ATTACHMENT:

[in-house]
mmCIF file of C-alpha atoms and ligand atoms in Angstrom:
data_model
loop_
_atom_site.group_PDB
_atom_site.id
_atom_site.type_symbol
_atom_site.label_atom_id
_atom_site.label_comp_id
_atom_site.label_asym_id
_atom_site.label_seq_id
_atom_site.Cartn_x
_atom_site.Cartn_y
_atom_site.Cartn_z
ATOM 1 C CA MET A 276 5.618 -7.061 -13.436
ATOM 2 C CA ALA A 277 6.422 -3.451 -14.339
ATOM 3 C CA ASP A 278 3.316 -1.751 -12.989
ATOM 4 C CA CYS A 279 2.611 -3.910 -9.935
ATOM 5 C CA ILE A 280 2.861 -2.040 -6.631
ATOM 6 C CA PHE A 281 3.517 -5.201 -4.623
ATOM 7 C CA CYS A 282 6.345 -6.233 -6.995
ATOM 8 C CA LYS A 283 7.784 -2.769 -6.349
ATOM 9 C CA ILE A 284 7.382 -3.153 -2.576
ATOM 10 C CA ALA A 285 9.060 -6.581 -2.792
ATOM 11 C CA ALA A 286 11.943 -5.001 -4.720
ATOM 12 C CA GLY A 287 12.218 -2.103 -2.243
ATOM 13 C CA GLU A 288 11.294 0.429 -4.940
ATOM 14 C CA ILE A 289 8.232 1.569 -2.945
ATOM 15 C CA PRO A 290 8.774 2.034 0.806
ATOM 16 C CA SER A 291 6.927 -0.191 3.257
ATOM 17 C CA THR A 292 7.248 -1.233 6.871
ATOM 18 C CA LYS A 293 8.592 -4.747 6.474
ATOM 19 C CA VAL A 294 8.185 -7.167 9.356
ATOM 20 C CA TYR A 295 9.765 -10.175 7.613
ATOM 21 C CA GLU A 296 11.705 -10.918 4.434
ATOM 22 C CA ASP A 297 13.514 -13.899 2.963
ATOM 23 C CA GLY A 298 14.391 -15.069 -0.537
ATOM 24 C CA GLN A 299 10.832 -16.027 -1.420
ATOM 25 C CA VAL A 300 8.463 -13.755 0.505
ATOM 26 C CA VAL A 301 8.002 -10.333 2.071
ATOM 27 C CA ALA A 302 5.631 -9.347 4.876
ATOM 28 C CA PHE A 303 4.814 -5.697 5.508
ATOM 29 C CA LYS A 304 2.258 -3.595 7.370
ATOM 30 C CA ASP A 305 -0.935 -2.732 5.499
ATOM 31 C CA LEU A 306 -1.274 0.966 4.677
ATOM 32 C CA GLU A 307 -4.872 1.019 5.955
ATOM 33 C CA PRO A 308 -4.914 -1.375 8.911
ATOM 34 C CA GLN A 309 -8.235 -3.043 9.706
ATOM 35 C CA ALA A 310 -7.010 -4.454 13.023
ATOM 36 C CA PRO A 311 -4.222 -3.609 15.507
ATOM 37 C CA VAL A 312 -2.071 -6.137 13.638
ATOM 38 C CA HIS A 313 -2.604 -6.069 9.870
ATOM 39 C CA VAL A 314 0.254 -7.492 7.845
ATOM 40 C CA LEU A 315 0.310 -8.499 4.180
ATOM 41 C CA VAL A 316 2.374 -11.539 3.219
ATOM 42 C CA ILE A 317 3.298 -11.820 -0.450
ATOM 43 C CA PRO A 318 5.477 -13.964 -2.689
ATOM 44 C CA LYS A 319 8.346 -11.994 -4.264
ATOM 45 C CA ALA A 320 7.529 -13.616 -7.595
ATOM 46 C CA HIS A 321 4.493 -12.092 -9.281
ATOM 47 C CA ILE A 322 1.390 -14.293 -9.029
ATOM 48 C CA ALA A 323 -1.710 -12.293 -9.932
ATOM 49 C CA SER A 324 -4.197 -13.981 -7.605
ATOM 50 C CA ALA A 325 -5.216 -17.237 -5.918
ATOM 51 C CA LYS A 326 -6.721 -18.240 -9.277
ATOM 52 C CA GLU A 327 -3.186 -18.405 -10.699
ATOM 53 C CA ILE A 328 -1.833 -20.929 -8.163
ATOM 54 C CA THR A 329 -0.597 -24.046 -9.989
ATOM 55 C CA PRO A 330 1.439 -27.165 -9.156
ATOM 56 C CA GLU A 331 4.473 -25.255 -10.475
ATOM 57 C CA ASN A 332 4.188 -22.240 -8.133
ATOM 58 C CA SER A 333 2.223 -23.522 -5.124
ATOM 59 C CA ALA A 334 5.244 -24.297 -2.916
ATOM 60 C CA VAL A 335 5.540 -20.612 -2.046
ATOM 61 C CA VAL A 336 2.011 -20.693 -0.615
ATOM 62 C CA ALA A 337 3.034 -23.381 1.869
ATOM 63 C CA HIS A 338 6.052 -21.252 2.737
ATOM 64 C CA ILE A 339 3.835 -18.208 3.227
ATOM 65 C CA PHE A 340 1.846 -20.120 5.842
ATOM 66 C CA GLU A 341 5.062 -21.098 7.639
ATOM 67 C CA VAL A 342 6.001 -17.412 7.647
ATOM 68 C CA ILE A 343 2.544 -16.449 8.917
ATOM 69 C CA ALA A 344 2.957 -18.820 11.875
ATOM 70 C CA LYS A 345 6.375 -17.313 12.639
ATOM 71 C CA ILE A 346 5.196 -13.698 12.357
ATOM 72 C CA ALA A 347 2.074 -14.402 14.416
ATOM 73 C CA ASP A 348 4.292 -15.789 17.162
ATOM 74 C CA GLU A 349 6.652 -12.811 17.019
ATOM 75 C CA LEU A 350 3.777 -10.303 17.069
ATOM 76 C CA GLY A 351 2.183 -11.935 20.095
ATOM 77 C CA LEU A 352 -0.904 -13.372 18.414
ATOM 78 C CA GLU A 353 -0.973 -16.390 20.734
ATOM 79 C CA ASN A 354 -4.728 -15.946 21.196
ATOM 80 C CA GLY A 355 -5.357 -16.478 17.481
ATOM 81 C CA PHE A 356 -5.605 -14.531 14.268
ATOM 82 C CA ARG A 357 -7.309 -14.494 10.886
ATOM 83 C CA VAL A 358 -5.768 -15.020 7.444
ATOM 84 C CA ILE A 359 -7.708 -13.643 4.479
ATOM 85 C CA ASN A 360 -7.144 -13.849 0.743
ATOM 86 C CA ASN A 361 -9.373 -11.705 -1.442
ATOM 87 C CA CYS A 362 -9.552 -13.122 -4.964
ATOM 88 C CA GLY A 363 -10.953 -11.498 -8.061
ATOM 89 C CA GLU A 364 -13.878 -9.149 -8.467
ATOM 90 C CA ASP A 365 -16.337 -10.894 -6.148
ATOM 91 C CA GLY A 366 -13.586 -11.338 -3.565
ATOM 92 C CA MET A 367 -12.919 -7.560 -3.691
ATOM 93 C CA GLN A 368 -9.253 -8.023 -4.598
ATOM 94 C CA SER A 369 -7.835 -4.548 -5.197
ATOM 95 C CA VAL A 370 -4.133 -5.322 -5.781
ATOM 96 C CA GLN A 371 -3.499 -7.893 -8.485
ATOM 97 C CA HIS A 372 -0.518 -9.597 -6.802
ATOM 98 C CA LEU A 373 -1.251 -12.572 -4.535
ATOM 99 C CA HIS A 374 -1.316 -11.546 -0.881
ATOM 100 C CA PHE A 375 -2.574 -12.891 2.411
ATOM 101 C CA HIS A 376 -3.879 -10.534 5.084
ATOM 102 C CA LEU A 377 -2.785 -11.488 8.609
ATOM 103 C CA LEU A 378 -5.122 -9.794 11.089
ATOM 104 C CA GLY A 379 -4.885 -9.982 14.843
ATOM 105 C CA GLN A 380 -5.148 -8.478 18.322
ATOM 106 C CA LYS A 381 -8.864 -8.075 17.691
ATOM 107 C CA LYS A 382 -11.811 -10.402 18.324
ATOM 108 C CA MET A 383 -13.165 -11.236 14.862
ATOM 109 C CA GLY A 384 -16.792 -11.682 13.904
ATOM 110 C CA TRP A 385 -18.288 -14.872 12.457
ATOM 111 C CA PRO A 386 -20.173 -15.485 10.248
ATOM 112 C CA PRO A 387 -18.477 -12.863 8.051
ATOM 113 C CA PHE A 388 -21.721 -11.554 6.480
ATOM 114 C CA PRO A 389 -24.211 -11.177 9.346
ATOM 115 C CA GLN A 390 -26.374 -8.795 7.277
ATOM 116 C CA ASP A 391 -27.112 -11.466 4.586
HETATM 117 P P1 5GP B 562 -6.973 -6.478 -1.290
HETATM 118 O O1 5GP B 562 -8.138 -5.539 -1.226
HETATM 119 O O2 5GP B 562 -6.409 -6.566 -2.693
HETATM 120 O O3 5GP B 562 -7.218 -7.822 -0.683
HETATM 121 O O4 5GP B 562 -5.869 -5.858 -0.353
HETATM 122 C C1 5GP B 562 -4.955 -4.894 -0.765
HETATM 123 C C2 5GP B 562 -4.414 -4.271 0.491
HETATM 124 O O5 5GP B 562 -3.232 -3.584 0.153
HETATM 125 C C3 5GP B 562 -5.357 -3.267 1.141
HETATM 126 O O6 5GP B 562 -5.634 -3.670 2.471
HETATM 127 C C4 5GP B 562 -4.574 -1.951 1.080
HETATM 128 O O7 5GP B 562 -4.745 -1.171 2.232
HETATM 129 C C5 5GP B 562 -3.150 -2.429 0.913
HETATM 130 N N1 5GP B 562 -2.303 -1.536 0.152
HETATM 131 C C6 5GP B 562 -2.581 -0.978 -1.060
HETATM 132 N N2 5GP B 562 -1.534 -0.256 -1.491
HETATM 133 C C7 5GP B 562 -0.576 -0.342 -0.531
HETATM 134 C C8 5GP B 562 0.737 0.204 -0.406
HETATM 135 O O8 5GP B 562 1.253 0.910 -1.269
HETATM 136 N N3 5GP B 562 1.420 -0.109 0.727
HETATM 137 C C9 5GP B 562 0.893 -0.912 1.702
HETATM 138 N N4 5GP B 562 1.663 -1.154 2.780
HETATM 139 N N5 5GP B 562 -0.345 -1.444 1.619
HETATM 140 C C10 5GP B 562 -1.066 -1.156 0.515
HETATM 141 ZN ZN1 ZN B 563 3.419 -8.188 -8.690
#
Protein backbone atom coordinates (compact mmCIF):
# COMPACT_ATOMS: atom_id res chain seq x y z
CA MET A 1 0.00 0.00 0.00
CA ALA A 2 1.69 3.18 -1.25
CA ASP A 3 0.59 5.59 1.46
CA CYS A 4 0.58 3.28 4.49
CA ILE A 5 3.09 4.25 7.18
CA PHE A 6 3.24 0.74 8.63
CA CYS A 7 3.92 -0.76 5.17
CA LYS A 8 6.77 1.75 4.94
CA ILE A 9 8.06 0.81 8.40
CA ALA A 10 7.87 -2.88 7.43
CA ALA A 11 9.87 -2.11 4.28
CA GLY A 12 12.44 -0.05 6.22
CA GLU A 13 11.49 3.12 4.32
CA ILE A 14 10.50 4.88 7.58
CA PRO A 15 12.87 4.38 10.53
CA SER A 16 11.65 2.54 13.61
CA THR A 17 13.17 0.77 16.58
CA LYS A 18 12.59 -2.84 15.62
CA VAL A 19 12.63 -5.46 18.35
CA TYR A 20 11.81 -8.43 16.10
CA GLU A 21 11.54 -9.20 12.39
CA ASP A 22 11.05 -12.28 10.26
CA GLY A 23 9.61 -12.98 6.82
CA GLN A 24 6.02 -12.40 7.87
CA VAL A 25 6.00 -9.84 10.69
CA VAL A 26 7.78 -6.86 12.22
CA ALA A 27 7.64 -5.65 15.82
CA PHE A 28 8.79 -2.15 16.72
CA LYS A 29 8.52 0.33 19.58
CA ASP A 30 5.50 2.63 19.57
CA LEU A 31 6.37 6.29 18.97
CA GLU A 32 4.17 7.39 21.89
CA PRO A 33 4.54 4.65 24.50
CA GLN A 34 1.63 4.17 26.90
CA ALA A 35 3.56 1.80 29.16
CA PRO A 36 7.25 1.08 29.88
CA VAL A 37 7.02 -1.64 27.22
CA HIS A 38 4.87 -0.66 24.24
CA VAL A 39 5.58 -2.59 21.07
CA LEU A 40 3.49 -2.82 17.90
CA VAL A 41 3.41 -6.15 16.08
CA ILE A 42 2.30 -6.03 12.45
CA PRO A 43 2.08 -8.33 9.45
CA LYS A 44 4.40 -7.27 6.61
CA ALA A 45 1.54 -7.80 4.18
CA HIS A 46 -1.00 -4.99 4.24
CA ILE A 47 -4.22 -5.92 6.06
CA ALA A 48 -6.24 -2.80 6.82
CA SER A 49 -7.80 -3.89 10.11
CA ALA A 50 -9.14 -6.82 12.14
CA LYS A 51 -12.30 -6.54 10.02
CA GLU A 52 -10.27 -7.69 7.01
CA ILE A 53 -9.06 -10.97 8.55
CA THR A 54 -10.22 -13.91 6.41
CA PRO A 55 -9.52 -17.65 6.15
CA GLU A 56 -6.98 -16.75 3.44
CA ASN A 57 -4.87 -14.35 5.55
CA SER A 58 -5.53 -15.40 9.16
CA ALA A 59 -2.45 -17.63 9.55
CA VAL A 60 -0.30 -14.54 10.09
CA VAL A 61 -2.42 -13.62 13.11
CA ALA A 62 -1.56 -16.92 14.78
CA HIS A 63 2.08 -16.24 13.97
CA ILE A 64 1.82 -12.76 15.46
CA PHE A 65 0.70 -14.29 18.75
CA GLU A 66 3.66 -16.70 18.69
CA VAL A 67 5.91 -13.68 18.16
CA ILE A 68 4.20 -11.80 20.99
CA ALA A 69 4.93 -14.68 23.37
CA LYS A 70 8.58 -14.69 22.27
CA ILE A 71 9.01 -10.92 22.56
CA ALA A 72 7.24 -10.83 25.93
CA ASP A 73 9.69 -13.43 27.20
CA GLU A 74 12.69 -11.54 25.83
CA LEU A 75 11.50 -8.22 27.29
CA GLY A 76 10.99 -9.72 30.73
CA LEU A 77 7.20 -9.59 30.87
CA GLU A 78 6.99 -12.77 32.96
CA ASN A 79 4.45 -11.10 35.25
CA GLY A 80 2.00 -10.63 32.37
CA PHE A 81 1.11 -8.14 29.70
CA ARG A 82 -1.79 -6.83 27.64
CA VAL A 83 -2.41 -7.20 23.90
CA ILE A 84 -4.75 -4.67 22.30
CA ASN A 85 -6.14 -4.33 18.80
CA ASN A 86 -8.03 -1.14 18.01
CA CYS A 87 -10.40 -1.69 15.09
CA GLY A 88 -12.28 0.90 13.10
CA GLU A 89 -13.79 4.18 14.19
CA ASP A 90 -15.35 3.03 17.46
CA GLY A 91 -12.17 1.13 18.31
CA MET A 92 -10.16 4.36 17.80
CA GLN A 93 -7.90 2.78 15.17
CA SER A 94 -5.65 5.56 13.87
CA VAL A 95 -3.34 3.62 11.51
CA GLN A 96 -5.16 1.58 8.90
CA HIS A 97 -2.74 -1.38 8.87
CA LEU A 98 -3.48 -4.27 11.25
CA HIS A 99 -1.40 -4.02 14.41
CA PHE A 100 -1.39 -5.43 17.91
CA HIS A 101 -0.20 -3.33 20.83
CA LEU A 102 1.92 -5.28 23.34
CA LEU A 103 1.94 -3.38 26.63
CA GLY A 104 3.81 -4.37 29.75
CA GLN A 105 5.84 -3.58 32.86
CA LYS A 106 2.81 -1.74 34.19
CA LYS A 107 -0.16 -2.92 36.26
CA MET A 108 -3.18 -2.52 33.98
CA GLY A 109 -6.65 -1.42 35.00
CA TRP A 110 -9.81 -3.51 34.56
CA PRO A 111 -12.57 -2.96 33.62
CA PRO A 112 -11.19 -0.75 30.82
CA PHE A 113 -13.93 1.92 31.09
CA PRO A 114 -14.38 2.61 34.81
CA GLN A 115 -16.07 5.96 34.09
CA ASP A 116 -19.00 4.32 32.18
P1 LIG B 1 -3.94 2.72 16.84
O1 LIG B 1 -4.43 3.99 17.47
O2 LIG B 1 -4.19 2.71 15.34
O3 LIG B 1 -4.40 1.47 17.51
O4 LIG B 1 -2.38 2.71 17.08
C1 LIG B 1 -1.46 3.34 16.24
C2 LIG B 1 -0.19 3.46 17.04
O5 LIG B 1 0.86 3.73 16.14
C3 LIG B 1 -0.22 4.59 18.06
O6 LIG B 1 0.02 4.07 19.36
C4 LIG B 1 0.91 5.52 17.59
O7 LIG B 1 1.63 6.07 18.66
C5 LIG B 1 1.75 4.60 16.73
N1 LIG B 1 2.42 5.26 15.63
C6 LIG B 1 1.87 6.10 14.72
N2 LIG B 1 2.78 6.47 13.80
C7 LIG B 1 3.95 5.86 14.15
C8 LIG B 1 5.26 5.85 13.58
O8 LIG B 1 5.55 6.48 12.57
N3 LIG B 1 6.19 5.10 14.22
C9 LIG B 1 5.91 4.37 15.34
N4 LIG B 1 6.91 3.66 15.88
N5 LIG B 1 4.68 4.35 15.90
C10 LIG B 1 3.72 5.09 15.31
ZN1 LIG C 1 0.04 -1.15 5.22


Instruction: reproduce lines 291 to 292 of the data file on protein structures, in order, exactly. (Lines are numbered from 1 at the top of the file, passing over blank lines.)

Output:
C7 LIG B 1 3.95 5.86 14.15
C8 LIG B 1 5.26 5.85 13.58